It was Monday lunch time at the Toby Carvery, the place was full of different groups and parties in Christmas cracker paper hats enjoying their lunches out. The general atmosphere was one of fun, laughter and relaxation until this happened.

A man sitting close to our table started shouting and swearing across tables of diners at another couple who apparently had reprimanded him for blowing his nose whilst standing over them while they were eating. This couple spoke with good English but with foreign accents, although it wasn’t his deliberate racism that upset me. His tirade of abuse involved anatomical based swear words that I thought hadn’t been used for decades – with good reason.

The nose blower was brimming with such fury that he shouted across the crowded tables which included parents with children and a few groups of people with additional needs.  It was ugly. The mood of the room changed, people didn’t know where to look as the angry nose blower noisily suggested in no uncertain terms that this couple should be barred not only from this pub but from the country.

Recently our local postman got an earful of abuse from an angry neighbour for folding a letter to fit through a letterbox. You’d have thought he burned down the door and graffitied the house by the tirade our normally calm and peaceful neighbour subjected him too, ‘You have vandalised my personal property!’ On that occasion I made a point of finding our postman, apologising and thanking him for all he does.  Back to the Toby, there was so much tension in the air I shamefully admit, I did and said nothing…. Why? The fear of violence and backlash.

Where does this anger come from that was so palpable lying beneath the surface, ready to flare up at any time? Is it symptomatic of the current style of political leadership discourse in which insulting bravado has become the norm?  Is this sort of behaviour now acceptable? I sincerely hope not.

There are Christmas parallels here as the gospel writers paint a strong picture of a nation divided over calls for independence.  Prayers even for the non-religious for someone new to come and lead their nation to freedom; political turmoil and upheaval as a census is announced forcing people to go back to where they came from. And the tension of violence in the air of disagreeing factions failing to find accord amongst themselves.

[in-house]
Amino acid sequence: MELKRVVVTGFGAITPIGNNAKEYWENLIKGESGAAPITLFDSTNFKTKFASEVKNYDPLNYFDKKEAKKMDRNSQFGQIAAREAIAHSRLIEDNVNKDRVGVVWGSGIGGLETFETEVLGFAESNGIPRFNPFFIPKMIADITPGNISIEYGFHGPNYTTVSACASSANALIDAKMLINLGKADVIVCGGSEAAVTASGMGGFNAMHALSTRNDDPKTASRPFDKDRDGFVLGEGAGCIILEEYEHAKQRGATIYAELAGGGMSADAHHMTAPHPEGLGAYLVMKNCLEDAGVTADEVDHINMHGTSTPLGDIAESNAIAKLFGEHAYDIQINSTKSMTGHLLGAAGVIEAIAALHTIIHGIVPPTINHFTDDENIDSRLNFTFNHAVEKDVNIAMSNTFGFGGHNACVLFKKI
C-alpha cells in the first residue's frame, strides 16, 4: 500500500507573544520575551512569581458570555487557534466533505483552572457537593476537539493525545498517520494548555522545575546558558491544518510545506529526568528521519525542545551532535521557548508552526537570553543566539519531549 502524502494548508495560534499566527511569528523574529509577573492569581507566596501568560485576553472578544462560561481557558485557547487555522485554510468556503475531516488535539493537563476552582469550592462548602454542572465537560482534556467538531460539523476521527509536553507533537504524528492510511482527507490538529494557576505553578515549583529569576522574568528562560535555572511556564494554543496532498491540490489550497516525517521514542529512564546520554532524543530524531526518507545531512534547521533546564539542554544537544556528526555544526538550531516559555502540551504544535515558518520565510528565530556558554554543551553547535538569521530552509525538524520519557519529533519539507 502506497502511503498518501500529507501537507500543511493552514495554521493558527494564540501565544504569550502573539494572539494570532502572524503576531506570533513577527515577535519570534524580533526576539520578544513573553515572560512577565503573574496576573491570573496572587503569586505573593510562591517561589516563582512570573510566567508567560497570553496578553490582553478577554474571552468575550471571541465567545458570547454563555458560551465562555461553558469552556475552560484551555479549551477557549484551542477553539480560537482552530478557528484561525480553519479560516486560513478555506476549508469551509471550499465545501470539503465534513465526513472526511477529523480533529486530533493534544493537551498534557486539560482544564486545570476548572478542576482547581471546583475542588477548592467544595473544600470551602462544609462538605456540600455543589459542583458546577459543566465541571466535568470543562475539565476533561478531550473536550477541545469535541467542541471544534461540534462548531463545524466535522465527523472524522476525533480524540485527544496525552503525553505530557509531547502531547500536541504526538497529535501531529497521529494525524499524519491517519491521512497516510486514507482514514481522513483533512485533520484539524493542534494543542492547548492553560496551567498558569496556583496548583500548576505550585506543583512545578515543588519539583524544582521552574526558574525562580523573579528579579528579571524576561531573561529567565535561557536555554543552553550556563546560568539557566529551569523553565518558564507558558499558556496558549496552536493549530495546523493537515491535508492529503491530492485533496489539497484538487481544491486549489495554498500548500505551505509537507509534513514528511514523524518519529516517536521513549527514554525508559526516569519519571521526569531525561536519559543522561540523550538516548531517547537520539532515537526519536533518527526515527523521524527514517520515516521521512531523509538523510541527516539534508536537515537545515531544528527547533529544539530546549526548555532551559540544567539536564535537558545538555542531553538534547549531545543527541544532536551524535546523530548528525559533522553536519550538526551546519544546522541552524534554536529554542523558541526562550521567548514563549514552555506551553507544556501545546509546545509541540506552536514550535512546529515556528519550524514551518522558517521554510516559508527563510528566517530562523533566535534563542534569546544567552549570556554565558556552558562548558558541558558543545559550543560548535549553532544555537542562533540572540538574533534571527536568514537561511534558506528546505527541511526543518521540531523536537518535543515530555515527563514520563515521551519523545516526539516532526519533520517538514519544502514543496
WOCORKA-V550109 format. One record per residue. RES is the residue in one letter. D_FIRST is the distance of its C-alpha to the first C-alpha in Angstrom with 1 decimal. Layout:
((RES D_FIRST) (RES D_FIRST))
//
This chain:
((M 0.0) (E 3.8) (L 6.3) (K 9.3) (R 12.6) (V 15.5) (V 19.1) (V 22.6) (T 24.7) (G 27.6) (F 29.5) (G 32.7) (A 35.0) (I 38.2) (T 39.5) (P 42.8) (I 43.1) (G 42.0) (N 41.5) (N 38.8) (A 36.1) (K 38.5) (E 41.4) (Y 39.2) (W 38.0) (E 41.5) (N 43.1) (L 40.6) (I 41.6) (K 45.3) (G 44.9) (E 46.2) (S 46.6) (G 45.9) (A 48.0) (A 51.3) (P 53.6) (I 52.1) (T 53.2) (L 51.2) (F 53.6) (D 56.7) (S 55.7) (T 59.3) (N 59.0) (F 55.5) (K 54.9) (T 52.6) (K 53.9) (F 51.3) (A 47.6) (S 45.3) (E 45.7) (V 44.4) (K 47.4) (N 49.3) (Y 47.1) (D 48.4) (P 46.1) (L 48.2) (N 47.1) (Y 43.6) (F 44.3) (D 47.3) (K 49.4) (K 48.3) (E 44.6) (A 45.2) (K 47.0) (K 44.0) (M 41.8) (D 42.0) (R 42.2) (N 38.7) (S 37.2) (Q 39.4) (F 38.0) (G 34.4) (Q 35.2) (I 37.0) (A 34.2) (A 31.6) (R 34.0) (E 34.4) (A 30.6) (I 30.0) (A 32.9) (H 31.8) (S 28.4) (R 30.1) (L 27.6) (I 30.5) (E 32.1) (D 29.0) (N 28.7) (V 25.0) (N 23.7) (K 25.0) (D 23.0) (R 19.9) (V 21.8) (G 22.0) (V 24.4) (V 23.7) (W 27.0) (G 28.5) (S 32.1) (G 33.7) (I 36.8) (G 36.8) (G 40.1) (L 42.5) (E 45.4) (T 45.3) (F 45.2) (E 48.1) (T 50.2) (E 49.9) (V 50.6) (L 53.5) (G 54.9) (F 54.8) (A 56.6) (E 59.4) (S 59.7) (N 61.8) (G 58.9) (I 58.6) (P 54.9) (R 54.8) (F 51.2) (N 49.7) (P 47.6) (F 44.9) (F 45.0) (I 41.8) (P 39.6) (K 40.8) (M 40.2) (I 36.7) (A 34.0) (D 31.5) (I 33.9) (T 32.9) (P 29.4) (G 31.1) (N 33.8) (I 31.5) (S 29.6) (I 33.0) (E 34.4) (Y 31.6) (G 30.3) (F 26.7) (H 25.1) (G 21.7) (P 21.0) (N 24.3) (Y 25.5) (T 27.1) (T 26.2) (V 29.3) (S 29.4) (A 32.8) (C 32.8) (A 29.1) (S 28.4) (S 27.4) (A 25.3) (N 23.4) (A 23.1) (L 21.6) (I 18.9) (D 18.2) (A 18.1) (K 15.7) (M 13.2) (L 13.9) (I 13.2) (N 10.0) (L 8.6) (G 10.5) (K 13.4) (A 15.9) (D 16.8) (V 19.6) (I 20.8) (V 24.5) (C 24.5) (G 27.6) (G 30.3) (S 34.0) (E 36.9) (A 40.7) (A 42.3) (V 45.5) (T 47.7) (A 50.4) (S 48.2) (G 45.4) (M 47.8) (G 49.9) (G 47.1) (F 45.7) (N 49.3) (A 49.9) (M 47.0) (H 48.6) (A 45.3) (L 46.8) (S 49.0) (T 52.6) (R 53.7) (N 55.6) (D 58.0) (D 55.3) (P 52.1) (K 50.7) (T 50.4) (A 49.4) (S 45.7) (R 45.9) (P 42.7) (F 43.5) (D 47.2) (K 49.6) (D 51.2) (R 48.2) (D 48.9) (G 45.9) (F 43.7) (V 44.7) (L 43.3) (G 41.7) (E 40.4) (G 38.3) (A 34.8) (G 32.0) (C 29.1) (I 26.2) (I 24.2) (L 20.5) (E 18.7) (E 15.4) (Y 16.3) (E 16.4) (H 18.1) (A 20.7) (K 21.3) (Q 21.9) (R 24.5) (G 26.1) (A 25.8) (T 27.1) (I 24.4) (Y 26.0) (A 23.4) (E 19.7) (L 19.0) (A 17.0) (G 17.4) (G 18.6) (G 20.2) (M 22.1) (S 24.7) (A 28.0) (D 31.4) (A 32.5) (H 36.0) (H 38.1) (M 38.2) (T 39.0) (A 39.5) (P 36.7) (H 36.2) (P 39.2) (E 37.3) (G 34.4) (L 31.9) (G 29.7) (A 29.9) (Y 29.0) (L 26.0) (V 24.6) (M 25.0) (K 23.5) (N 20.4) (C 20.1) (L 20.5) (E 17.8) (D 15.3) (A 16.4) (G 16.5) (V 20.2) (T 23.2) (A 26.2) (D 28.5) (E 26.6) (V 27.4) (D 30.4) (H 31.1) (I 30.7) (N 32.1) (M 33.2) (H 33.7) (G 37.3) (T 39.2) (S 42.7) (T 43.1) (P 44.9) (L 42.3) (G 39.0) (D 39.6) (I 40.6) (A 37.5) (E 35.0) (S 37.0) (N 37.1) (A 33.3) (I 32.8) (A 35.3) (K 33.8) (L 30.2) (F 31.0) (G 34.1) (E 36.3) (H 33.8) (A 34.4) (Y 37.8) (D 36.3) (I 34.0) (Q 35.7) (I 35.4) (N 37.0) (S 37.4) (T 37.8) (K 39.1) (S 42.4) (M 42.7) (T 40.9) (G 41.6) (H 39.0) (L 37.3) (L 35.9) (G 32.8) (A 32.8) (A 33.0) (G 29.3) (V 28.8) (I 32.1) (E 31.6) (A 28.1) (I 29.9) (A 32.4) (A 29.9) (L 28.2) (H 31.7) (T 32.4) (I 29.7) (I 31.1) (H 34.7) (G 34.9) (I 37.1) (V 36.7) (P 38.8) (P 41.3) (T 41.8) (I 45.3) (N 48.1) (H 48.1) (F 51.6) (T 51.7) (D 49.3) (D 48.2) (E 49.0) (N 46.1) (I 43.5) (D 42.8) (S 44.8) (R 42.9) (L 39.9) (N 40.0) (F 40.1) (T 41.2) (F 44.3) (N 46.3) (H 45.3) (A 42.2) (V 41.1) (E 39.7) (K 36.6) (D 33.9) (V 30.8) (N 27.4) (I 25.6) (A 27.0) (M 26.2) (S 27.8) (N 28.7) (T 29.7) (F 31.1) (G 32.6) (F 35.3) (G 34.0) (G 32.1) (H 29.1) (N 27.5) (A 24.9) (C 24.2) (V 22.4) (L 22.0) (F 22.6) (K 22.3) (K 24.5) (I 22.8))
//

In the midst of this God came.

But in our age God has been here all along…… in theory.

Draw a one-mile radius from our church building and count the number of churches that meet on any given weekend. Churches that we believe are an expression of God presence, through how we act, relate and speak.  Churches whose intention is to bring light into dark places, peace into areas of tension and hope to the hopeless.

I deeply regret not intervening on Monday; I deeply regret when rather than be a peace-making, community transforming church leader I’ve been inward looking and taken my eye off the ball.

Christmas then is a reminder to consider all the tensions and troubles around us.

God has heard and responded, and we are his response.

Let’s really make a difference to Redhill in 2020 so people see and understand.

He’s heard you and he’s responding.

The Redhill 9

Don’t be confused, ‘The Redhill 9’ is not a new gang prowling the town centre on a Friday night, or any other night come to mention it. ‘The Redhill 9’ was the name given to the group of church leaders at the LICC (London Institute of Contemporary Christianity) learning hub day we attended last Saturday in Horsham.  We have committed to be part of a 2-year hub with church leadership teams from 12 other churches in our region, exploring together what whole life discipleship could look like in our churches.  I have been proud to the be minister of RBC many times in my last 2+ years, but last Saturday we had the biggest, loudest, youngest, most diverse team of all the churches, and that was a great moment for me.

The idea of the hub is to move beyond the nagging sense of ‘I should be evangelising more’ and drilling into the question of how we as church leaders can equip and encourage our churches to live confident, bold and fulfilling lives of faith in our everyday, outside of church, lives.  We’re looking at slight culture changes we can make to what we do and how we organise ourselves to encourage and facilitate this.

When I worked for a major retail chain my mate Clem would often turn the light off in the stockroom – surprising and probably scaring the staff as they were plunged into darkness. Then in a dramatic loud voice he would shout, ‘Let there be light’ whilst turning the lights back on. He followed this with a long sermon about Jesus being the light of the world. He usually had a captive audience, not least because he would stand in the doorway to block people’s exit.

These learning hubs are certainly not going down that road, but you may notice our language and emphasis changing, particularly at our Sunday gatherings as we aim to connect, recognise and respect how most of our community spend most of their time at their ‘frontline’, whatever and wherever that may be. It’s not to say that your frontline is necessarily your calling in life – some people are stuck doing things they really don’t want to be doing. But rather your frontline is likely to be a place where living your faith fuelled values will really make a difference and change lives.

There’s a lot to unpack in this but we’ve got a couple of years to do so, and that’s what ‘The Redhill 9’ were doing last Saturday and will be thinking and talking about over the next two years.

In March the learning hub is aimed at worship leaders, so I’m hoping it may be a meeting of the Redhill 25 or more.

I’ll leave you this week with one of my favourite Bible verses:

‘Let every detail in your lives—words, actions, whatever—be done in the name of the Master, Jesus, thanking God the Father every step of the way’ (Colossians 3:17)